Introduction to Murchison

The fall of water was snow-white, which had a superb effect as it contrasted with the dark cliffs that walled the water, while the graceful palms of the tropics and wild plantains perfected the beauty of the view. This was the greatest waterfall of the Nile.” – Wrote the explorer Samuel Baker in 1864.

In the 150 years that have passed, the view has remained as impressive and now the wildlife levels in the surrounding national park are recovering well after the depredations of the 1970s and ‘80s, securing the Park’s reputation as one of Uganda’s most popular destinations.

Initially protected as a game reserve in 1926, Murchison was declared as one of Uganda’s first national parks in 1952 and now covers an area of 3,840 square kilometres making it the largest protected area in the country. It lies at the northern end of the Albertine Rift Valley where the Bunyoro Escarpment descends into the lowland plains of the savannah.

In the 1960s, Murchison’s problem was that it had too many animals, which resulted in an elephant and hippo cull to try to manage large herbivore utilisation. The years of civil war provided their own solution and resulted in a massive population drop for all species.

However, peace and an understanding of the value of tourism has greatly helped the recovery of many populations. Elephant are thriving; the park holds the largest global population of Rothschild giraffe (only seen in Murchison and Kidepo); buffalo numbers are growing as are the Ugandan kob. The lion population is estimated to be around 200, split across about 20 prides and even leopard are being seen regularly.

Murchison falls

The Murchison Falls

The park is bisected by the Nile River. As it flows west into Lake Albert, the Nile squeezes through an 8-metre gap to plunge 45 metres over the remnant Rift Valley wall down into the aptly named ‘Devil’s Cauldron’, creating the famous rainbow captured in so many photographs.

The Falls are the final obstruction in an 80 kilometre long reach of rapids from which the Nile transforms into a broad, placid, river destined for Lake Albert and a long journey north.

Top of the falls murchison falls

The Falls are best reached in a two-stage excursion that combines a boat safari on the Nile where you will see elephant, giraffe, buffalo, hippo, Nile crocodile and aquatic birds on the shoreline or in the shallows, followed by a 30-minute walk around the cliffs to the head of the Falls.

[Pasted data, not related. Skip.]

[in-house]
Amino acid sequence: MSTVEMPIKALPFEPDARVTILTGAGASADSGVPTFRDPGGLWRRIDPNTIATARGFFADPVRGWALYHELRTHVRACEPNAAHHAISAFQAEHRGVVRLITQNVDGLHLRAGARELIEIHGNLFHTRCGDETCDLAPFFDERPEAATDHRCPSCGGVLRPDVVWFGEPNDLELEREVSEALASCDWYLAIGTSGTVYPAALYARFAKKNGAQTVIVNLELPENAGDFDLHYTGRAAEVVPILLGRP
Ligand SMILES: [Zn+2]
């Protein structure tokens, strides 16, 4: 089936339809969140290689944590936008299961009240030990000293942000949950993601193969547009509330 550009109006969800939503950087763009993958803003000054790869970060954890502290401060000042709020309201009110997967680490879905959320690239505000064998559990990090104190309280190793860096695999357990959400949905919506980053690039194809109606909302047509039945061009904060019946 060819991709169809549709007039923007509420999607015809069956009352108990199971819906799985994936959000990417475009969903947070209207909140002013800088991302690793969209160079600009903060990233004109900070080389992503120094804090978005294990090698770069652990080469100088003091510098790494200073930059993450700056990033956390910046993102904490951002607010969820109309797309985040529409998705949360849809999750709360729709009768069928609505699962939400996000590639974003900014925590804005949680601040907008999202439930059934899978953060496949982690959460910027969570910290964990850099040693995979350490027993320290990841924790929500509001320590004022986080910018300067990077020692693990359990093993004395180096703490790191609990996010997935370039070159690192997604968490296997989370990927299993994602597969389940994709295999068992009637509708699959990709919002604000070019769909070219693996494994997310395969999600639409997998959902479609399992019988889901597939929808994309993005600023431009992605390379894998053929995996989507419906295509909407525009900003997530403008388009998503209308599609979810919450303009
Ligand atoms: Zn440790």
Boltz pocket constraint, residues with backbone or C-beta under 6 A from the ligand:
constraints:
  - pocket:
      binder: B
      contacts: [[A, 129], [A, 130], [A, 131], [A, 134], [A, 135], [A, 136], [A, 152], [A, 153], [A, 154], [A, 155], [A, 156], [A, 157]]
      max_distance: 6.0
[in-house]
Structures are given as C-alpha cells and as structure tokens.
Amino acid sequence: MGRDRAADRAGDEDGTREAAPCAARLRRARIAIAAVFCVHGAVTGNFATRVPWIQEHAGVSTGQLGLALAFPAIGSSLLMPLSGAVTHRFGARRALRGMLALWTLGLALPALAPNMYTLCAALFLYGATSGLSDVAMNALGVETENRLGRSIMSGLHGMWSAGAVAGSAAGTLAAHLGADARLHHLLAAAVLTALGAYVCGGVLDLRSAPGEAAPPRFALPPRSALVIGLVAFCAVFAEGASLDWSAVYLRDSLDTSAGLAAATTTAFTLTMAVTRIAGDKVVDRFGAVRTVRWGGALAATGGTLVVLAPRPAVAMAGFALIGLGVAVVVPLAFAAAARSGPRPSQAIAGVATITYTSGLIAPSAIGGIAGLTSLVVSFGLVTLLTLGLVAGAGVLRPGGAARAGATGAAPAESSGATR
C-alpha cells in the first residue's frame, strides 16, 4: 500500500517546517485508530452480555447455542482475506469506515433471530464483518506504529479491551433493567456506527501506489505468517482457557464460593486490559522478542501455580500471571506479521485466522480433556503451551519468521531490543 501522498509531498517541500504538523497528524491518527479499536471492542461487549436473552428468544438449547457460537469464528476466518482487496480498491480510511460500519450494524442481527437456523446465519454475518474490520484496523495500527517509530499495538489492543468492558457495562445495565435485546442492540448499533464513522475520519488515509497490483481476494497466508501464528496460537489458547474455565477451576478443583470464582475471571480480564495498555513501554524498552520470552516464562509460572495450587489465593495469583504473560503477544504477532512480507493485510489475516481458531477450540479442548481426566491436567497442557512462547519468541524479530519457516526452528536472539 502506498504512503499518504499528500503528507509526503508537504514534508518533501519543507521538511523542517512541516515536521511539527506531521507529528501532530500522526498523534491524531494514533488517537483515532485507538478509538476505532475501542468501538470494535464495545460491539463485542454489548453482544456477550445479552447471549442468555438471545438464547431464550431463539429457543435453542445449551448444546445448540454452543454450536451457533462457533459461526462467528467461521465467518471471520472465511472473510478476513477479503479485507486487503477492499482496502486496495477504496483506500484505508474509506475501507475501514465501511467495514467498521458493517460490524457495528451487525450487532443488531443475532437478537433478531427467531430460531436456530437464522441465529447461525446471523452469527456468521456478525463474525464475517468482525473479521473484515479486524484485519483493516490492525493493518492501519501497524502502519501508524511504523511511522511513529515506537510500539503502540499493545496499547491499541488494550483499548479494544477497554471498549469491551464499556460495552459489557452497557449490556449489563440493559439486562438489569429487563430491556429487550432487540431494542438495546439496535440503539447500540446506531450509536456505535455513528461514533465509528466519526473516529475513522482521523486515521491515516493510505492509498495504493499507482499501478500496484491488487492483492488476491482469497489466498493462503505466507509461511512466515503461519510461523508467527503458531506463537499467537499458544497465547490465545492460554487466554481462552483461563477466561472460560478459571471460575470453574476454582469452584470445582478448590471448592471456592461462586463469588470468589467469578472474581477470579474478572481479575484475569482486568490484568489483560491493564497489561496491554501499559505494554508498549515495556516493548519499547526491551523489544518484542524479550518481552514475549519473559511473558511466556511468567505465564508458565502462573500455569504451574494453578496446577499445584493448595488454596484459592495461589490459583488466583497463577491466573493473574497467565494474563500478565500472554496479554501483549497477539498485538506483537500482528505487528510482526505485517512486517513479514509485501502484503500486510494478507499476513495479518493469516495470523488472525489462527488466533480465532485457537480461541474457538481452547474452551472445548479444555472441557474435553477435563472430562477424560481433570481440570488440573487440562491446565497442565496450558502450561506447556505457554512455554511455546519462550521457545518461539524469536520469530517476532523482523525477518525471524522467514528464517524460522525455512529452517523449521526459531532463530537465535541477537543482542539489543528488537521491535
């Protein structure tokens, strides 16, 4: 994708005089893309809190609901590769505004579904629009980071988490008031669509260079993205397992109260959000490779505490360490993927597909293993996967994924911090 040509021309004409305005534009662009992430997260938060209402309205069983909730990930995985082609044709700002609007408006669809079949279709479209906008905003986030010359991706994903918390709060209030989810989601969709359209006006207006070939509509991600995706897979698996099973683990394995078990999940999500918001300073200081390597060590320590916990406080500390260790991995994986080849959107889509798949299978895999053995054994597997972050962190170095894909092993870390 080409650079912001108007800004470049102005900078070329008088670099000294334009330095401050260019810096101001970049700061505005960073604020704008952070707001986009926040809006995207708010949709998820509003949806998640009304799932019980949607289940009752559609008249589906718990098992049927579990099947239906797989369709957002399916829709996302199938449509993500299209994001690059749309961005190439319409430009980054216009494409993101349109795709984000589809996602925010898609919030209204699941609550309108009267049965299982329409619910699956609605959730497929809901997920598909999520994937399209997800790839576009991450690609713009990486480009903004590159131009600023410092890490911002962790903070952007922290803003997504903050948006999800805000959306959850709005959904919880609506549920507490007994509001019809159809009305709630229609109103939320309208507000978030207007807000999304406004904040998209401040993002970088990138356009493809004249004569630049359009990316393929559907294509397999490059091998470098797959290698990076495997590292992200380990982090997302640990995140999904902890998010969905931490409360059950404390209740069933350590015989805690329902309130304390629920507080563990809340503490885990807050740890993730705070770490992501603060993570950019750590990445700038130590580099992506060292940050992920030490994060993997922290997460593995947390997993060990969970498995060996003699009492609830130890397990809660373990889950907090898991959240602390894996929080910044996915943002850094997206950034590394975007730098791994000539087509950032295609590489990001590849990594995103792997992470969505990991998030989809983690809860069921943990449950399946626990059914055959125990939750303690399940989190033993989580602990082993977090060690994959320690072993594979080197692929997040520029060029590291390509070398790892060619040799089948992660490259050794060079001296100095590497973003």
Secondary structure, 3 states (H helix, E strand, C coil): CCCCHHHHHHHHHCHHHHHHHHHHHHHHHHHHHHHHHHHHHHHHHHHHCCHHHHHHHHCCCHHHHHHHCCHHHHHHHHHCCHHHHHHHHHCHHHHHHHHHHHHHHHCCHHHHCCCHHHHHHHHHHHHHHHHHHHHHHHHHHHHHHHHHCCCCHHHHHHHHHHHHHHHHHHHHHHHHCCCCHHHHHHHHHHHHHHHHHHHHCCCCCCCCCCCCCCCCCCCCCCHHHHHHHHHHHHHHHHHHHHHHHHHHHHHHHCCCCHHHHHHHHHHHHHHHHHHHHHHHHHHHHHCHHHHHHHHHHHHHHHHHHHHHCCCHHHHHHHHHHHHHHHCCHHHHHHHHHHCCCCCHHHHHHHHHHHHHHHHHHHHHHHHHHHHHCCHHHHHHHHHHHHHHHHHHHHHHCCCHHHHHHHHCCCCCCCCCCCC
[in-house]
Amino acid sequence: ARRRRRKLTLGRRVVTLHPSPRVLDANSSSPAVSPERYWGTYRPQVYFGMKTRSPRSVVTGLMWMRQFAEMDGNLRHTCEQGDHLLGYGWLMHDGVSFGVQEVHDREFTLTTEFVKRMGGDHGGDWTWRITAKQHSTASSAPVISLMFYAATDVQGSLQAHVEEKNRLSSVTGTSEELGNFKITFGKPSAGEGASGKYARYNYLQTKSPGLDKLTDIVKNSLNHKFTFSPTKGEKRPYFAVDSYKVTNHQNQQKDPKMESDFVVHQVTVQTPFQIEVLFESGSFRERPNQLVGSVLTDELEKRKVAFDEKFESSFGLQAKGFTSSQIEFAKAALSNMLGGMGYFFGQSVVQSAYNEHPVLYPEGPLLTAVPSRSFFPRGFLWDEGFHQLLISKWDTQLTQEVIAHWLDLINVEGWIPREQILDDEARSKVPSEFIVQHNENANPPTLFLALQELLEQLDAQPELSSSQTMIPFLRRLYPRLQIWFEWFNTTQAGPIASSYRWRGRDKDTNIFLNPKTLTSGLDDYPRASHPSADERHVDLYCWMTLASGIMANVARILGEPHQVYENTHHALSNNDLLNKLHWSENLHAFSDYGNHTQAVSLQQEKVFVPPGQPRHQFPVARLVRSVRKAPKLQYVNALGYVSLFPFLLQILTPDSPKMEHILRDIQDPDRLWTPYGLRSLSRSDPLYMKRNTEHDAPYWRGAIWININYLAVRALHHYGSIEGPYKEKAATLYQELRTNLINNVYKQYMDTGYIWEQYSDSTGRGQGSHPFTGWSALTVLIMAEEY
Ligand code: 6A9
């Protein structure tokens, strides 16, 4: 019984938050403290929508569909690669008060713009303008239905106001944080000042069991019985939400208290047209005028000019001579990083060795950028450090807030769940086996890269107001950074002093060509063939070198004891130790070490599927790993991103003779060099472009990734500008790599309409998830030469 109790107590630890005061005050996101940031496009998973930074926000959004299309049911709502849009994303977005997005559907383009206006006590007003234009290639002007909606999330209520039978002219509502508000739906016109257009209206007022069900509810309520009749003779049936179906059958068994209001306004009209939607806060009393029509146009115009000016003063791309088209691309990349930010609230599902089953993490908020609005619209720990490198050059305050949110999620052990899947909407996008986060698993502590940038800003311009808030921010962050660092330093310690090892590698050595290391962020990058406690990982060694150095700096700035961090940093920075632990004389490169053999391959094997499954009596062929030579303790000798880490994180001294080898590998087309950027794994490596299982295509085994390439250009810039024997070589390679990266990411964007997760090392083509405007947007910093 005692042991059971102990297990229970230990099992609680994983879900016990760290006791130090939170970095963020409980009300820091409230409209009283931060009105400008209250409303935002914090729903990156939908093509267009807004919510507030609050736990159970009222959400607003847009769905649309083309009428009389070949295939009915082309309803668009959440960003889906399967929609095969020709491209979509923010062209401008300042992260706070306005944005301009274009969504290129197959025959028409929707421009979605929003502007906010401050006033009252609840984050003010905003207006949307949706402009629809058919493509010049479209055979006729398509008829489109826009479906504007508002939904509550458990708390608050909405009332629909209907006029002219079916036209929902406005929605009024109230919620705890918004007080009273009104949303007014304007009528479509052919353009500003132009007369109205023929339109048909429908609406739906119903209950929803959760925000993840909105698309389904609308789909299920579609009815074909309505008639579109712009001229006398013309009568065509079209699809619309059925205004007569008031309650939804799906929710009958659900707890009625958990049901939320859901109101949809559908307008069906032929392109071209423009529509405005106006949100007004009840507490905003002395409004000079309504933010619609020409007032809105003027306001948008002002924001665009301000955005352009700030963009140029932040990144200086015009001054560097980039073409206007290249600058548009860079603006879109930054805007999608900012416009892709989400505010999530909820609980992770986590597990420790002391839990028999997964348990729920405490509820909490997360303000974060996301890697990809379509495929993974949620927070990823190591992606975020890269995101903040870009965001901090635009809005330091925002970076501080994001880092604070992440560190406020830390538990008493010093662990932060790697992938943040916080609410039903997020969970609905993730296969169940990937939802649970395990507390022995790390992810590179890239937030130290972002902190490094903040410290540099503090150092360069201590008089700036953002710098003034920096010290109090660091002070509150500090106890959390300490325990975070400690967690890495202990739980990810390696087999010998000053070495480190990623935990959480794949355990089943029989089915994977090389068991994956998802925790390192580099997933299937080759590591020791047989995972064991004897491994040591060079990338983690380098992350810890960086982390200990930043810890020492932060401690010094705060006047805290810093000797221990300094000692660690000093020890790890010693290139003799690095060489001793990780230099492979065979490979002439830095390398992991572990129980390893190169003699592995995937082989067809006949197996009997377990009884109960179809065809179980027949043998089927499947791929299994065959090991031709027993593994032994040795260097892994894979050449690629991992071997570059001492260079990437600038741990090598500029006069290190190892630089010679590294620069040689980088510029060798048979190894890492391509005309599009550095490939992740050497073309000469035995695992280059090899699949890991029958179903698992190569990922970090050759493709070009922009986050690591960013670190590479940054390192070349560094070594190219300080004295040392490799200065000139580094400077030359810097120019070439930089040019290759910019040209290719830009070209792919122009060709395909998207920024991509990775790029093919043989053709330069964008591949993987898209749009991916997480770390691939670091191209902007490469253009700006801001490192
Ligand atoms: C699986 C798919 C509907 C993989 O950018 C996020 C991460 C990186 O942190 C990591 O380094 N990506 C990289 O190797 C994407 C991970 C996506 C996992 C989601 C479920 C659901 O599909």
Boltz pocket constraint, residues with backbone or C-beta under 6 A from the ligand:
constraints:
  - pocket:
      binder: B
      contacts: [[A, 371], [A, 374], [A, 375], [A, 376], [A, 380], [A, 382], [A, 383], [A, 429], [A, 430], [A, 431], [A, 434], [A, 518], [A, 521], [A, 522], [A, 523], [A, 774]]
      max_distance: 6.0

Sailing west, rather than east to the Falls, takes you to the Lake Albert delta, one of the best places in Uganda to see the famous Shoebill storks. If you prefer to be more active on the water, then Murchison is also a great place for fishing. Specialised excursions are available across various locations.

Wildlife in Murchison Falls

game drive in murchison falla

Game drives in the savannah grasslands and riverine woodland of the Buligi Peninsula provide excellent sightings of lion, elephant, buffalo, giraffe and Ugandan kob antelope. Leopard are increasingly seen; only rhino are missing, but the plan is to reintroduce them from the Ziwa Rhino Sanctuary.

In the wooded south of the park, the Budongo Forest Reserve is a haven for birders and a great chimpanzee tracking location.

Although most visitors spend just two or three nights in Murchison, it is possible to stay for much longer and still leave wanting more.

Seeing wildlife from the river is delightful, but it can’t beat the excitement of a game drive. The feeling that comes from placing yourself in the middle of a resting pride of lion; watching a tower of giraffe browse peacefully from acacia tops; or the excitement of rolling slowly through thick bush never sure when you will meet the next elephant.

The majority of game drives in Murchison are enjoyed on the Buligi Peninsula where 170km of tracks cross through open savanna grassland, woodland, acacia and riverine vegetation.  Driving in the early morning (first south/north ferry crossing at Paraa is at 07:00) and late afternoon, you can expect to see elephant, buffalo, antelopes and giraffe.

Lion are increasingly seen with the majority of the Park’s prides found here predating on Ugandan kob. You may even see a leopard. The tracks converge at Delta Point where the Nile flows north out of Lake Albert. This is a convenient place to stop for refreshments whilst viewing waterbirds and distant hippos offshore.

Less visited, but available for intrepid explorers is the southern ‘Heart of Murchison’. This is a recently opened section of the Park, developed with the intention of easing visitor pressure on Buligi. While much of the southern part of Murchison is covered by bush and forest, a lovely tract of savanna rolls down to the river from the Rabongo road in the very centre of the park.

Substantial herds of Uganda kob have made this a prime location for lions. In January 2016, 15 giraffes were translocated to this area making it now possible to spot these giants on the Honey Moon track.